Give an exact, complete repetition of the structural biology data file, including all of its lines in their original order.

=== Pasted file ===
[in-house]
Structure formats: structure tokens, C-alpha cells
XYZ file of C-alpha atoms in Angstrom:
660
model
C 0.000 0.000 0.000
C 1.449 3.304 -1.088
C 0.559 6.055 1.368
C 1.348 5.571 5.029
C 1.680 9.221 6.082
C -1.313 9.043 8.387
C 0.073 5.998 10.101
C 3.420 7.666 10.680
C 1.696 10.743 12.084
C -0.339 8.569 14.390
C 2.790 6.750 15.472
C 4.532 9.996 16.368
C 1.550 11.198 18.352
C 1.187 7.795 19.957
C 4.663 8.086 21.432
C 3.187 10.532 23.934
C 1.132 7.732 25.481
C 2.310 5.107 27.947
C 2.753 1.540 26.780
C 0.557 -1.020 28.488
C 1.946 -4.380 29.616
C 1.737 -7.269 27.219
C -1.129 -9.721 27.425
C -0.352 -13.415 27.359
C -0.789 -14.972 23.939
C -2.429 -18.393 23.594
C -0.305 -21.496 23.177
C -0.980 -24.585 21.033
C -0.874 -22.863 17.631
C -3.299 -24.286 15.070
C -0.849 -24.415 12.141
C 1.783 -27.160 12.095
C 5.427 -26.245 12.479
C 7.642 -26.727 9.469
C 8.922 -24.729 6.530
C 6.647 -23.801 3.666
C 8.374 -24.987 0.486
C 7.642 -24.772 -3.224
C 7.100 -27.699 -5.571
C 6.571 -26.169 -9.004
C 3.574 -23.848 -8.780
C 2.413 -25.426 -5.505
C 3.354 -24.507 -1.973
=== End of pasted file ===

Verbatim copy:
[in-house]
Structure formats: structure tokens, C-alpha cells
XYZ file of C-alpha atoms in Angstrom:
660
model
C 0.000 0.000 0.000
C 1.449 3.304 -1.088
C 0.559 6.055 1.368
C 1.348 5.571 5.029
C 1.680 9.221 6.082
C -1.313 9.043 8.387
C 0.073 5.998 10.101
C 3.420 7.666 10.680
C 1.696 10.743 12.084
C -0.339 8.569 14.390
C 2.790 6.750 15.472
C 4.532 9.996 16.368
C 1.550 11.198 18.352
C 1.187 7.795 19.957
C 4.663 8.086 21.432
C 3.187 10.532 23.934
C 1.132 7.732 25.481
C 2.310 5.107 27.947
C 2.753 1.540 26.780
C 0.557 -1.020 28.488
C 1.946 -4.380 29.616
C 1.737 -7.269 27.219
C -1.129 -9.721 27.425
C -0.352 -13.415 27.359
C -0.789 -14.972 23.939
C -2.429 -18.393 23.594
C -0.305 -21.496 23.177
C -0.980 -24.585 21.033
C -0.874 -22.863 17.631
C -3.299 -24.286 15.070
C -0.849 -24.415 12.141
C 1.783 -27.160 12.095
C 5.427 -26.245 12.479
C 7.642 -26.727 9.469
C 8.922 -24.729 6.530
C 6.647 -23.801 3.666
C 8.374 -24.987 0.486
C 7.642 -24.772 -3.224
C 7.100 -27.699 -5.571
C 6.571 -26.169 -9.004
C 3.574 -23.848 -8.780
C 2.413 -25.426 -5.505
C 3.354 -24.507 -1.973